While Congress bickers about who should get what out of the $3.4 billion Home Energy Assistance Program known as both HEAP and LIHEAP, the leaves are turning color in upstate New York.
And the inevitable, long, freezing winter is on its way.
In Richfield Springs, Rachel Boer, an unemployed single mother with three teenage children, dreads a daunting choice.
"I'm going to have to decide whether to feed the kids or heat the house," said Boer, noting one of her two daughters has asthma while her son has chronic bronchitis. "When it gets cold, it really affects them."
HEAP is designed to assist low-income households and needy senior citizens with heating their homes. Last year, it was a $4 billion program. Combine cuts in the funding with a 31 percent hike in Central New York energy costs, and it's not hard to see that some local people will be in a HEAP of trouble.
Last year, 4,848 households in Otsego County received fuel assistance grants through HEAP, county Social Services Commissioner Joyce Boyd said.
"There is no way that many families can be helped this year," she said.
There are two bills being discussed in Congress, both with about the same amount of funding, but the version in the House of Representatives will shortchange our area, according to New York Democratic Sen. Chuck Schumer.
The Senate bill would give New York state about 12 percent of the $3.4 billion, around $428,328,000, Schumer said. The House version would cut New York's share to about 10 percent _ $343,482,000.
"LIHEAP helps keep seniors and thousands of families from having to make the terrible choice between heating their home and buying prescription drugs, between heat or food, between heat and paying the mortgage," Schumer said. "Families are reeling from tough economic times and terrible flooding _ we need to protect New York's fair share of the LIHEAP pie."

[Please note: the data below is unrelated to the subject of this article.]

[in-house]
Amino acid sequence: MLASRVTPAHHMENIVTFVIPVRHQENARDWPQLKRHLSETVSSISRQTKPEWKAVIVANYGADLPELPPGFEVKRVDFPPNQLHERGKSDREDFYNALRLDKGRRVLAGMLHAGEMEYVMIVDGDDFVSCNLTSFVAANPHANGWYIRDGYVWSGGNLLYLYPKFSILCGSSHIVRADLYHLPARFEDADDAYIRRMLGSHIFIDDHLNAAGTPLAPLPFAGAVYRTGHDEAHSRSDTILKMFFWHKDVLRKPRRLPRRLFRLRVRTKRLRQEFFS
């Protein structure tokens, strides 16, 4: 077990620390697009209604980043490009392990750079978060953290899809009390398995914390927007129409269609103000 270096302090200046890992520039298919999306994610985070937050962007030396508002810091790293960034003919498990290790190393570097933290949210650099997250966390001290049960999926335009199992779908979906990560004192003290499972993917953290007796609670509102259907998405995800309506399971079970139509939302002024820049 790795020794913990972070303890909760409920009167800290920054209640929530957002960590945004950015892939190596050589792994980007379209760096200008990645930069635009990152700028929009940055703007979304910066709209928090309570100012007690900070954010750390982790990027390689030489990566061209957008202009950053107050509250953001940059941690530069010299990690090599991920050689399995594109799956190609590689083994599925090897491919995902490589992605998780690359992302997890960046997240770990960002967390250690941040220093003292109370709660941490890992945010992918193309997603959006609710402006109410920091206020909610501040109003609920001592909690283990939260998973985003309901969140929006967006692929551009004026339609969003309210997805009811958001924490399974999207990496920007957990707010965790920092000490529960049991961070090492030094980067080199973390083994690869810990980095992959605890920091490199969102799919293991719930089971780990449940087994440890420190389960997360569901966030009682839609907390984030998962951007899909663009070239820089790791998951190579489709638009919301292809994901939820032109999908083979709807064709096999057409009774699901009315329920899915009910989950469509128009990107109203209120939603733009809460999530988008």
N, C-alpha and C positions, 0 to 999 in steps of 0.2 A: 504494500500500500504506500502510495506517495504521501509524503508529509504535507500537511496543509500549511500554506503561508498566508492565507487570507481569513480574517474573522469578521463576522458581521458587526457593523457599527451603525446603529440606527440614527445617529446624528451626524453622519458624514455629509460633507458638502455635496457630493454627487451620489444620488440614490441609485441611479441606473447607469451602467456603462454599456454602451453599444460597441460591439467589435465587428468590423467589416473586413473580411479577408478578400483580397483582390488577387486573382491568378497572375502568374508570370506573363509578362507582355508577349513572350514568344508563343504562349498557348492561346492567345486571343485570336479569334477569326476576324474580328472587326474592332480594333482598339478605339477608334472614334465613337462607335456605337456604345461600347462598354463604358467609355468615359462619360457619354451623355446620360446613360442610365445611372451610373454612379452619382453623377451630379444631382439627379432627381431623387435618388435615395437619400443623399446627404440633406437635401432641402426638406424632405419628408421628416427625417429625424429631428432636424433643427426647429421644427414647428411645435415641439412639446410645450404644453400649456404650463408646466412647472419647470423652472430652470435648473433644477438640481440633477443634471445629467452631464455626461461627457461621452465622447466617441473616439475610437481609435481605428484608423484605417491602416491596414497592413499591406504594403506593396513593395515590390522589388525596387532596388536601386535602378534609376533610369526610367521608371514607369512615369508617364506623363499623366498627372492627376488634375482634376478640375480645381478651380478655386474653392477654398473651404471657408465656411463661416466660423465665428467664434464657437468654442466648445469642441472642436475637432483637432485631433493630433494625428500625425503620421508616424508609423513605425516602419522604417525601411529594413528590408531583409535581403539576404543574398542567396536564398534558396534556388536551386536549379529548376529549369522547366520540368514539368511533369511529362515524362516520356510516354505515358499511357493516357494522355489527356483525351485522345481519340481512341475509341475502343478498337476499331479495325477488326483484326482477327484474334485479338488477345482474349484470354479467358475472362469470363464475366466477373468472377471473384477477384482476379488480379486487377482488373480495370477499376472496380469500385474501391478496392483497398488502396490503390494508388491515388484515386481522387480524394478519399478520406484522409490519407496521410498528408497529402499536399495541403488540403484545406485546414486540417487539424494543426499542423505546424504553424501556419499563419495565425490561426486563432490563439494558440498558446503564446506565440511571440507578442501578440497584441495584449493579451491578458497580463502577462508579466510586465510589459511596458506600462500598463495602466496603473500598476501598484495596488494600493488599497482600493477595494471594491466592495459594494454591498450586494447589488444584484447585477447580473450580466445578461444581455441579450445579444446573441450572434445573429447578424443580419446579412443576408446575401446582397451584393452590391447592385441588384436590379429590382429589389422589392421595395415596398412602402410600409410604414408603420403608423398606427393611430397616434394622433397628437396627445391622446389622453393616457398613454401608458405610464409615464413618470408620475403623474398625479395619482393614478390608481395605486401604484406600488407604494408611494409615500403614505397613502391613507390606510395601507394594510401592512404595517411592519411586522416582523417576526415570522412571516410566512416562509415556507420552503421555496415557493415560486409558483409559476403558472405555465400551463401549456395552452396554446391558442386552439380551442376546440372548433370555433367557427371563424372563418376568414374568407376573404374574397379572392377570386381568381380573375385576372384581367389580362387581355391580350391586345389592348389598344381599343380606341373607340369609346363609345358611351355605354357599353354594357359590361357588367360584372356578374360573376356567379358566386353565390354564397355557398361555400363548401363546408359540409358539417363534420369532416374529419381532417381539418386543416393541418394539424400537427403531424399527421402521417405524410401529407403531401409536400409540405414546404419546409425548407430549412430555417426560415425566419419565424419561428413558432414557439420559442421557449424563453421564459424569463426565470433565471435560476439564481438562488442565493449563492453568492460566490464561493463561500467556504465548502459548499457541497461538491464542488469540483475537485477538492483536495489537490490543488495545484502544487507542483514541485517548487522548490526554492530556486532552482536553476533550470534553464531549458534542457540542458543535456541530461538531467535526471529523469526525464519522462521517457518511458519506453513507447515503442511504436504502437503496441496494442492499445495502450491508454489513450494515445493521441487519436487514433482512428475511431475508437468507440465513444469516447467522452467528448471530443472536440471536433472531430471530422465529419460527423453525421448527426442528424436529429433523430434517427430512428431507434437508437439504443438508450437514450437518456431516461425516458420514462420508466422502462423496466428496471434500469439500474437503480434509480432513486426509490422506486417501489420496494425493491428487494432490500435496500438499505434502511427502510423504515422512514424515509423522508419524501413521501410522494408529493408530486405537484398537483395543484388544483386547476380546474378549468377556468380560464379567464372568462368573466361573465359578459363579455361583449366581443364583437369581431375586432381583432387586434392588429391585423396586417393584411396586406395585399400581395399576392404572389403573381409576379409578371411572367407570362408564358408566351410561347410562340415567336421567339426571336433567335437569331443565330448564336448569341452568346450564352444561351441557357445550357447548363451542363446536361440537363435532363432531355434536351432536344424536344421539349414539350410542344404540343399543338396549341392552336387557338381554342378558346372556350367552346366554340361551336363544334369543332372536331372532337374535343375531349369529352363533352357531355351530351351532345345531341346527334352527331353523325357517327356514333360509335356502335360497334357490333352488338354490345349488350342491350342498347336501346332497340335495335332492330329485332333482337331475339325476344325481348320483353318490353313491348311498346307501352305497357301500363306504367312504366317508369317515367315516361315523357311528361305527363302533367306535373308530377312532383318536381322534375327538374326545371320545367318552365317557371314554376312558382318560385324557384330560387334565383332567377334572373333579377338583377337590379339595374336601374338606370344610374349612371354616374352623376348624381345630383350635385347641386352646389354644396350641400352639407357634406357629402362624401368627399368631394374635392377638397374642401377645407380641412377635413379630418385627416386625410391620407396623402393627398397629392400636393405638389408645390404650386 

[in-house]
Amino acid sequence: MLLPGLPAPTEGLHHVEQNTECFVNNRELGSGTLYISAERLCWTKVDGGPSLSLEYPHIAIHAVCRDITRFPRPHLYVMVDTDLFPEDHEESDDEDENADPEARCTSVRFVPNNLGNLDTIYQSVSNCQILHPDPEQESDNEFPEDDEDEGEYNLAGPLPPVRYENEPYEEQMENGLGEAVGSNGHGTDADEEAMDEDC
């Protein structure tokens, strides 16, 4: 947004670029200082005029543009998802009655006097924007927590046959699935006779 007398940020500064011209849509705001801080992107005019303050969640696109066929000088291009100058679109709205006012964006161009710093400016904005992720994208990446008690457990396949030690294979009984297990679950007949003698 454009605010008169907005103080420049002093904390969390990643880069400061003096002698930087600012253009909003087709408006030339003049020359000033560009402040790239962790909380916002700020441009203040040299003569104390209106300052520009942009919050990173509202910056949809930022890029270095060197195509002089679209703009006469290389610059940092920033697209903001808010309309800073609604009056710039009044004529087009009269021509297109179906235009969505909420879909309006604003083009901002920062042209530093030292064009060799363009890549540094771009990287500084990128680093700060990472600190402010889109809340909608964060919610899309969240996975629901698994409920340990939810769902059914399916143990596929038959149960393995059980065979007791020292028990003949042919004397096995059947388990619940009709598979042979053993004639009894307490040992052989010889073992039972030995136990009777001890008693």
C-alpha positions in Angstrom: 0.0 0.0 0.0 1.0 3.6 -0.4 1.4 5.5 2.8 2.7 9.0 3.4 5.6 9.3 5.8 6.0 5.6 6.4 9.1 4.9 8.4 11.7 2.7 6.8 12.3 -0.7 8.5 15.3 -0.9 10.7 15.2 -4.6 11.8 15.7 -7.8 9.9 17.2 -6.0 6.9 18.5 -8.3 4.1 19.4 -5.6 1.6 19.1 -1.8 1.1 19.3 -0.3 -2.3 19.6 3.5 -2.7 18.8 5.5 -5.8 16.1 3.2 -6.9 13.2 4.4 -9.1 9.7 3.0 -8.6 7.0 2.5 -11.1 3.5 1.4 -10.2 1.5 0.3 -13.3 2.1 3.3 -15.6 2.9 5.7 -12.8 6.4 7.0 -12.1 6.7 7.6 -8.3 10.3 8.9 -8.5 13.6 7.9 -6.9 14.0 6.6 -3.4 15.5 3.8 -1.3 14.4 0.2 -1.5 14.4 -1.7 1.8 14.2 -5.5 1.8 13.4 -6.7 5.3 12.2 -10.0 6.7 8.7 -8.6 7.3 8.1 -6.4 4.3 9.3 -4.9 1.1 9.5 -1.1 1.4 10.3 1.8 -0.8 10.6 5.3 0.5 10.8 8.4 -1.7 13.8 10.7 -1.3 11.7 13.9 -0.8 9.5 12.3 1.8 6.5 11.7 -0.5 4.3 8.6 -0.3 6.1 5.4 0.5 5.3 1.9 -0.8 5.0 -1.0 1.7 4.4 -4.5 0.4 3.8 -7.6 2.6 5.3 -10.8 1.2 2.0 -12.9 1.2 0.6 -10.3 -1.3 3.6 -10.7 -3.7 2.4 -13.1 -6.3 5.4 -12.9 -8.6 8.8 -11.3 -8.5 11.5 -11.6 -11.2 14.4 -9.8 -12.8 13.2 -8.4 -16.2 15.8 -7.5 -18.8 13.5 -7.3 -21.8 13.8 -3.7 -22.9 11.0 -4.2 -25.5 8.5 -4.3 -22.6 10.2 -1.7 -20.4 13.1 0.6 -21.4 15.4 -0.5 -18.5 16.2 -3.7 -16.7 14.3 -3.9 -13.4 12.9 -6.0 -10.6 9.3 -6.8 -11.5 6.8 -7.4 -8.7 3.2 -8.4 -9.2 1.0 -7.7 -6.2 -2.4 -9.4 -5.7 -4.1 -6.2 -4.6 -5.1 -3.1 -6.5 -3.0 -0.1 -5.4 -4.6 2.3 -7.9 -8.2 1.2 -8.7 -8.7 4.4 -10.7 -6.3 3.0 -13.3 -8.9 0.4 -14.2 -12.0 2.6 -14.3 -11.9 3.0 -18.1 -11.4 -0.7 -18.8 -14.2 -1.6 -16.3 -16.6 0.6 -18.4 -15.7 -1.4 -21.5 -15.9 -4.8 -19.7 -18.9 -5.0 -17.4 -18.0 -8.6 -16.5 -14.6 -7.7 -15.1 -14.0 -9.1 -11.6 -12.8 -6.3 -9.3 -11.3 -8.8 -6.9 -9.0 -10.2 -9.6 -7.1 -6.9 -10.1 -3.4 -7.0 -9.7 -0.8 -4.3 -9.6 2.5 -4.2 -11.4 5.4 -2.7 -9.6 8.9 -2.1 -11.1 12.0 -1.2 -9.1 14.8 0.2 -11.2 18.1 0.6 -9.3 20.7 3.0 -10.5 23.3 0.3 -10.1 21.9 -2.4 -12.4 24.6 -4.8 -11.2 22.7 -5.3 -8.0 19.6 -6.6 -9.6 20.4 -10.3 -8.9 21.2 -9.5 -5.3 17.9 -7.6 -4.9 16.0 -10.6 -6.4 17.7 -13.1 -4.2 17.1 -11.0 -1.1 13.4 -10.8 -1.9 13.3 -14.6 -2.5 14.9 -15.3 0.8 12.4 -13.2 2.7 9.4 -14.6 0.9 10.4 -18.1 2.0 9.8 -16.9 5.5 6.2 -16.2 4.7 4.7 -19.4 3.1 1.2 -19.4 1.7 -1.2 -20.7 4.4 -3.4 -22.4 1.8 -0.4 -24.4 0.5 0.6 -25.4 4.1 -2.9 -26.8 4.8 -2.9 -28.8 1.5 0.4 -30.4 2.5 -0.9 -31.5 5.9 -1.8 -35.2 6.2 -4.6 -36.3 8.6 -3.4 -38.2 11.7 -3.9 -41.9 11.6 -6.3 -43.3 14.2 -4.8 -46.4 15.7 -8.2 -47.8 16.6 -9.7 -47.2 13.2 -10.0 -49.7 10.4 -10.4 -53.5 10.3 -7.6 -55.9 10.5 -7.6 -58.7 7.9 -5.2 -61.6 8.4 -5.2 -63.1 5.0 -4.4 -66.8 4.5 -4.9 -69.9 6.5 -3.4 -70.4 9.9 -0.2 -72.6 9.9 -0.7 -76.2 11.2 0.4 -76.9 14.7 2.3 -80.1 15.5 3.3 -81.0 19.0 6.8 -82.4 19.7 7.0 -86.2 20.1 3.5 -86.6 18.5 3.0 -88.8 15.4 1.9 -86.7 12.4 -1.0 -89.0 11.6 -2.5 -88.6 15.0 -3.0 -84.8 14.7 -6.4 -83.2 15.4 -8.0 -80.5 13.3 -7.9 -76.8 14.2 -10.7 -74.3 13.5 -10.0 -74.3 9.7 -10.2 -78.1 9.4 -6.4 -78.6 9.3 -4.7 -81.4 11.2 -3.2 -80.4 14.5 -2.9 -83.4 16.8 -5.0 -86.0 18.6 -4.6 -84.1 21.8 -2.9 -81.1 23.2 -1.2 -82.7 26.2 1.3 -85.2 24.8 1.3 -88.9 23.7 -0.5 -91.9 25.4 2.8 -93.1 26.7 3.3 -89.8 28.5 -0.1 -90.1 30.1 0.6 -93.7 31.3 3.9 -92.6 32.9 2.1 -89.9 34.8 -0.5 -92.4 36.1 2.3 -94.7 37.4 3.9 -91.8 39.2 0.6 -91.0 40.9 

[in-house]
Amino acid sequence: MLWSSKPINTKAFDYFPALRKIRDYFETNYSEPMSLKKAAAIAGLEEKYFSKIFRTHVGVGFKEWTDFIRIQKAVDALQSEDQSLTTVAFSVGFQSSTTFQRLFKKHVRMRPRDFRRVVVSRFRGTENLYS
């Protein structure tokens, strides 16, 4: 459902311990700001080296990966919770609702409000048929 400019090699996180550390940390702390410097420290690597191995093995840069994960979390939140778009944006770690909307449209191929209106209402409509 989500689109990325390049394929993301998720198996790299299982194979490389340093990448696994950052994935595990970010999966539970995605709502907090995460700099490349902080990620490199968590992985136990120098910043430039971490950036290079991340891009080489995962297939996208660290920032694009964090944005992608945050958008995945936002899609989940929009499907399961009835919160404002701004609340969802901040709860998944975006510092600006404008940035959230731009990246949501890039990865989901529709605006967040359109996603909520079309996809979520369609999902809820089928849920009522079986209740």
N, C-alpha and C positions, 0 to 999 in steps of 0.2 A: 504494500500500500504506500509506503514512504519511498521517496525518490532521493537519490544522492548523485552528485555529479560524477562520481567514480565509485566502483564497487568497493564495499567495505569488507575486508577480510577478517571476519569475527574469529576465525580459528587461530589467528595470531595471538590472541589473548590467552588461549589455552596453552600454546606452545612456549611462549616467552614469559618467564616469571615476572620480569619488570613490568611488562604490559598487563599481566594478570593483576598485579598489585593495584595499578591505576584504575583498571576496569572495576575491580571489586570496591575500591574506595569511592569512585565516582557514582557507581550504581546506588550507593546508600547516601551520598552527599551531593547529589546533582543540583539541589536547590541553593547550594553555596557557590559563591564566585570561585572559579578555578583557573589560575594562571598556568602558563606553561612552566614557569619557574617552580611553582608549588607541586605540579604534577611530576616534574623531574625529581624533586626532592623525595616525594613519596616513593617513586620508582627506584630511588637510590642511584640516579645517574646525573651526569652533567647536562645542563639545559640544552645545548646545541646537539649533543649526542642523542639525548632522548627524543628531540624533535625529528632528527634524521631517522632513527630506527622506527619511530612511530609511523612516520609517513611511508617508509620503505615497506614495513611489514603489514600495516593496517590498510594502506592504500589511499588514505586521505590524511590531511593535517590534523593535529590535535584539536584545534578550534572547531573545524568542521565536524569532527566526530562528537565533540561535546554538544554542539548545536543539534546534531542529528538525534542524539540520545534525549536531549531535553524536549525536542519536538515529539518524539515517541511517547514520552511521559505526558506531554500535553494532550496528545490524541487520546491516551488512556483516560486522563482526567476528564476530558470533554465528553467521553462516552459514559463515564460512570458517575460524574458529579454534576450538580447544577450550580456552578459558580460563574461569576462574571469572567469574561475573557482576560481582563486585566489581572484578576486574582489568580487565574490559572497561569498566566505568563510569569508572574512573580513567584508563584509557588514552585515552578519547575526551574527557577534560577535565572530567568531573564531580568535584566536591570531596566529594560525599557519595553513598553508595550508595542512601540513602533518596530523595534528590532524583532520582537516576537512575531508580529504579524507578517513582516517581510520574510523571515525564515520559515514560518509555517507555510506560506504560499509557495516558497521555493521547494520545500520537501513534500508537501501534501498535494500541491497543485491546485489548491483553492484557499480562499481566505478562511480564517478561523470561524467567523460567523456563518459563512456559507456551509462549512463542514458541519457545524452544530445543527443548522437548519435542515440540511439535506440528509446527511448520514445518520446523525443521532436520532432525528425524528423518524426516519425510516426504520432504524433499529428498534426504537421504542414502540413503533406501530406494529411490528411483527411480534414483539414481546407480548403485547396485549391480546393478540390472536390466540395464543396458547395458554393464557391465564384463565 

The cruel truth is that even if the Senate bill prevails, there isn't going to be enough money to provide enough heat for enough people, even with some limited county aid.
The answer has to be found locally. In every town, village and city, plans must be made now to provide safe, welcoming places where folks can bring blankets, sleeping bags and the like on the coldest nights.
Maybe school gyms are a possibility, or meeting halls or churches and synagogues, any place that has bathroom facilities and room for families to stretch out and get some sleep where it's warm.
Sure, there will be problems with insurance and other concerns, but they can be overcome.
Those difficulties pale in comparison with having to choose whether to feed your kids or watch them shiver.